AP - Issue number 4 was a chain, where we just sent either the poet or illustrator a piece and they had to respond to it blindly. It makes the whole construction of the issue a collaboration because in some ways everyone who contributes is made to engage with the idea of it, rather than it just being a passive collection of work. Nobody knew how that one was going to turn out, and some pretty unlikely themes grew out of it, including skinny dipping and murder. You can just about follow the connection between those two, I guess....

WC - Yeah and the collaboration extends into our launch parties where the poets, many of whom are performance poets get a chance to do their thing, there's live illustration and most of all its a chance for everyone involved to meet each other. It's quite sweet seeing the poets and illustrators go and find the person who had interpreted their work and then having a drink with them. Heartwarming stuff!

How might you differentiate inc. magazine (if you consider it to be a fanzine) from what we would normally categorize in poetry and literary publishing as 'little magazines'?

WC - Well I suppose we blur the line between a traditional fanzine and an art book or poetry pamphlet. I would like to think of it as a zine because it started in response to a scene and what was happening around us at the time, which was poetry and spoken word in particular becoming really popular and people we knew putting on events mixing hip hop/spoken word and music all together. A lot of zines are made when people get together and cut and paste stuff onto paper and I like to think inc. is a bit like that because everyone is in on the idea from the moment we start the issue. More traditional poetry or literary magazine seem to have a more formal approach to their contributors and are about showcasing what they feel is the 'best' stuff around. We see each inc. as a project - a lot of the content is 100% original to that issue too. If we wanted to just publish some good poetry then I guess we could but for us its very much about the production of the issue, and this is something I've always associated with zinemaking. I suppose because we try to invest a lot of time into the design it could be seen as more of an art book, but I don't worry too much about defining it. It seems to work for everyone involved!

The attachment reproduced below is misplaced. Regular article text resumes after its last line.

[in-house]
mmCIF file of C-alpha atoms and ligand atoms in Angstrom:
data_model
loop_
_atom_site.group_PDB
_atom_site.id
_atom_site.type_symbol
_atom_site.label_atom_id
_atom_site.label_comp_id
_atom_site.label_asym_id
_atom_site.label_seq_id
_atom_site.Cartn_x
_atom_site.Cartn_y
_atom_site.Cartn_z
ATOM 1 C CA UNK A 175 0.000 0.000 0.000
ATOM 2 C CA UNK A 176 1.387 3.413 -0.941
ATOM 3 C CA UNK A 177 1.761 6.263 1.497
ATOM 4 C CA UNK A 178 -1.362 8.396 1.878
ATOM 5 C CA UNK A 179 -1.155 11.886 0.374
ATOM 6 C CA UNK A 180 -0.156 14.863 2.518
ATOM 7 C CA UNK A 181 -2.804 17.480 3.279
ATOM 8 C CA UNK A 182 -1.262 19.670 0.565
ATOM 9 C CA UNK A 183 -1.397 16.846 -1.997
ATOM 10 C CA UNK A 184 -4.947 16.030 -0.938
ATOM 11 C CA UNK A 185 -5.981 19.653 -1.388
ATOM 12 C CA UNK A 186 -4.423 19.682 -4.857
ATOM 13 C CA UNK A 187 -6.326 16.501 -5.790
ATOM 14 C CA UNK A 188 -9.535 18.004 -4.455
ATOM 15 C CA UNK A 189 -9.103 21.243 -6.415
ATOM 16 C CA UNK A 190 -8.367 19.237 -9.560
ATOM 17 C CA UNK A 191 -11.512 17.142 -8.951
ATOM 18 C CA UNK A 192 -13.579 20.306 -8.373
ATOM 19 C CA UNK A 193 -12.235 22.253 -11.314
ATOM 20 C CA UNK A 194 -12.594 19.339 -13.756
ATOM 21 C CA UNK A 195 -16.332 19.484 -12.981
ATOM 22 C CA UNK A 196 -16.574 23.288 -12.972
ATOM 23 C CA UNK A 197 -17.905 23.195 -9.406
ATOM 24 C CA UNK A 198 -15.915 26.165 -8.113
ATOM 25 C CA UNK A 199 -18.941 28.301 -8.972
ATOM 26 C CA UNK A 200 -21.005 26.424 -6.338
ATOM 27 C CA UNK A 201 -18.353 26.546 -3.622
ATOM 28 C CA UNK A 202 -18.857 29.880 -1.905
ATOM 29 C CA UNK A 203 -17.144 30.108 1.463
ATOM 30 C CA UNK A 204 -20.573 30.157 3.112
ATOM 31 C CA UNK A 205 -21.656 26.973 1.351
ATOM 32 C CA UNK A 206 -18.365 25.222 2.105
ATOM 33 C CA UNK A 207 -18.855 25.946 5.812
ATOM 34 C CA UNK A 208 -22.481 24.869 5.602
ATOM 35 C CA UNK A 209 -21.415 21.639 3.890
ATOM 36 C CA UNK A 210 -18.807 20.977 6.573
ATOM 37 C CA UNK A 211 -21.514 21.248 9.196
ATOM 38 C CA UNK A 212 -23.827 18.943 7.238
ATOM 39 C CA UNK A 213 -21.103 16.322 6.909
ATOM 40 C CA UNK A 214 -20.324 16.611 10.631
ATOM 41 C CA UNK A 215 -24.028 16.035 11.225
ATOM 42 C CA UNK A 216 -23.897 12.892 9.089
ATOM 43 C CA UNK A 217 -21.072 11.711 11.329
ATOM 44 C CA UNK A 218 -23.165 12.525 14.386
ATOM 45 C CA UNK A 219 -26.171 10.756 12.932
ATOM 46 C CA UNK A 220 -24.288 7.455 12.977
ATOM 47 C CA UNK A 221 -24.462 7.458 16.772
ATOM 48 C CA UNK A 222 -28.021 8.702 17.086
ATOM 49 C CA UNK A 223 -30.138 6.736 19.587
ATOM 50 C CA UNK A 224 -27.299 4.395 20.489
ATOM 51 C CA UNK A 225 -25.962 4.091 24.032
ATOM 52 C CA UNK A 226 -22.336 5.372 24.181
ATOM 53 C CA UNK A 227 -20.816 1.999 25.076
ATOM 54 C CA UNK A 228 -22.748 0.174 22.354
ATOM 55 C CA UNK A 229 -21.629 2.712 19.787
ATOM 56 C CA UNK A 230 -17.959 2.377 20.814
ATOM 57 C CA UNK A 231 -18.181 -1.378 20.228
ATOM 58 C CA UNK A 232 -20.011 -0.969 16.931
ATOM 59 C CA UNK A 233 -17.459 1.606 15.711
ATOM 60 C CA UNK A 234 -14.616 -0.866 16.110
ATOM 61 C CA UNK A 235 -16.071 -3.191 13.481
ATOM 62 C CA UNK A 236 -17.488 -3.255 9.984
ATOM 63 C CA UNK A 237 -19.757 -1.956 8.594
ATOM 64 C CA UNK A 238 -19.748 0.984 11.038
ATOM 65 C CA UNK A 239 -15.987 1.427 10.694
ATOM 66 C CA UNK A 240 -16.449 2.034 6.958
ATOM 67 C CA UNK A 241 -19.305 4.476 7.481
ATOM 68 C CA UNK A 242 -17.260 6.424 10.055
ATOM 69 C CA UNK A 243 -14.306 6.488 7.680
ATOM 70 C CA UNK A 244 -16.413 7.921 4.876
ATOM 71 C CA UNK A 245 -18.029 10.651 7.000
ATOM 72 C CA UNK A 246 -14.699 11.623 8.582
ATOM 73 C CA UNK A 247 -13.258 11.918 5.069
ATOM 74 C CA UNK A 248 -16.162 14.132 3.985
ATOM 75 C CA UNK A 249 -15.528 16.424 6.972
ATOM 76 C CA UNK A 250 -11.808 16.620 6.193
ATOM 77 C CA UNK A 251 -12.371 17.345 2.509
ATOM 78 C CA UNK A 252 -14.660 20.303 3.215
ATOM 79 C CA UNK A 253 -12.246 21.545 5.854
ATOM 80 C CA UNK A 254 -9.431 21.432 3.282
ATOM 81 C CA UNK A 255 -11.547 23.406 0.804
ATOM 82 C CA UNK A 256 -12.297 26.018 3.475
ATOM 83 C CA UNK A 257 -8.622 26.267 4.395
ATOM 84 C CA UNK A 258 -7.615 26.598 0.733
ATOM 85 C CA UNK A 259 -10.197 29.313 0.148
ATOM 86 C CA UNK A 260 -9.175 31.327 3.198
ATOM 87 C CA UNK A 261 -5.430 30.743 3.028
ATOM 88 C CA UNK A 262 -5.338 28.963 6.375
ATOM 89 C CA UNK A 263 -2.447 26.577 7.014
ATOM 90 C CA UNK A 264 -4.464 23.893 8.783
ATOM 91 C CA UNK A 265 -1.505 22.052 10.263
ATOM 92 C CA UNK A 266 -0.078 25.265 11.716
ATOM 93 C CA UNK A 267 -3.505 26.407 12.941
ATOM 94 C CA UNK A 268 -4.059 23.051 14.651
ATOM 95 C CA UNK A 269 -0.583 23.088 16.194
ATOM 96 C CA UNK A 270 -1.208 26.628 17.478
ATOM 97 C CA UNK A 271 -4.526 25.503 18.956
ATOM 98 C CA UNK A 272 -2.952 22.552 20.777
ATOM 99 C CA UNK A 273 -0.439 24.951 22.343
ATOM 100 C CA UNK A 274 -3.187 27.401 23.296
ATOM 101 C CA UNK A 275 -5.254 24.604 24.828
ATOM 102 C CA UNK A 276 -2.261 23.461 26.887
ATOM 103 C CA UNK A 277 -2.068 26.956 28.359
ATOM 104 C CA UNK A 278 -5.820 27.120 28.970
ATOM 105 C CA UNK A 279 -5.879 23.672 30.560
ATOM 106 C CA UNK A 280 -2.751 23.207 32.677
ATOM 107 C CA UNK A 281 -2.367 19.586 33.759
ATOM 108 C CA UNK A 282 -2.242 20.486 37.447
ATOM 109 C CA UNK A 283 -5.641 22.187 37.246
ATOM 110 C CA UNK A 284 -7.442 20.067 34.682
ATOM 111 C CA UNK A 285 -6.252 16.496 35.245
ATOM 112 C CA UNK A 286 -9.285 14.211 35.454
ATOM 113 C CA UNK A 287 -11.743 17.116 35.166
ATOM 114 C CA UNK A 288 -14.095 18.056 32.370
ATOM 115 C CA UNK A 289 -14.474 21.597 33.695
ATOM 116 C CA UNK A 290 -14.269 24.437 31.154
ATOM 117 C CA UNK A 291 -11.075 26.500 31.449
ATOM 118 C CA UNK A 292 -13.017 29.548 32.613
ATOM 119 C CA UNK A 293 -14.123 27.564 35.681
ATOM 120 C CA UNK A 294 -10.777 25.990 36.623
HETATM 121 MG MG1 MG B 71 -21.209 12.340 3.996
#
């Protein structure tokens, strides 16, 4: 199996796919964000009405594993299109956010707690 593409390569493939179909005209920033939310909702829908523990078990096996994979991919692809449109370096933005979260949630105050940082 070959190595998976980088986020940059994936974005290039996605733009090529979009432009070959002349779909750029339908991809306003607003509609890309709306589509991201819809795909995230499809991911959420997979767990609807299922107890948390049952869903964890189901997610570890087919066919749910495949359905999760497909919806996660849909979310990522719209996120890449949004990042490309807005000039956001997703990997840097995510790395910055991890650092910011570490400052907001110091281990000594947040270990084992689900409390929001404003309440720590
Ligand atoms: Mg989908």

AP - Some bookshops were a little iffy stocking us when we first started out, but I think inc. looks more like a 'little magazine' nowadays - we look a lot more crisp and well-made from the outside even if we're zine-y within. I think we were called a 'comp-zine' once by a reviewer. You won't catch us in WHSmith anytime soon though.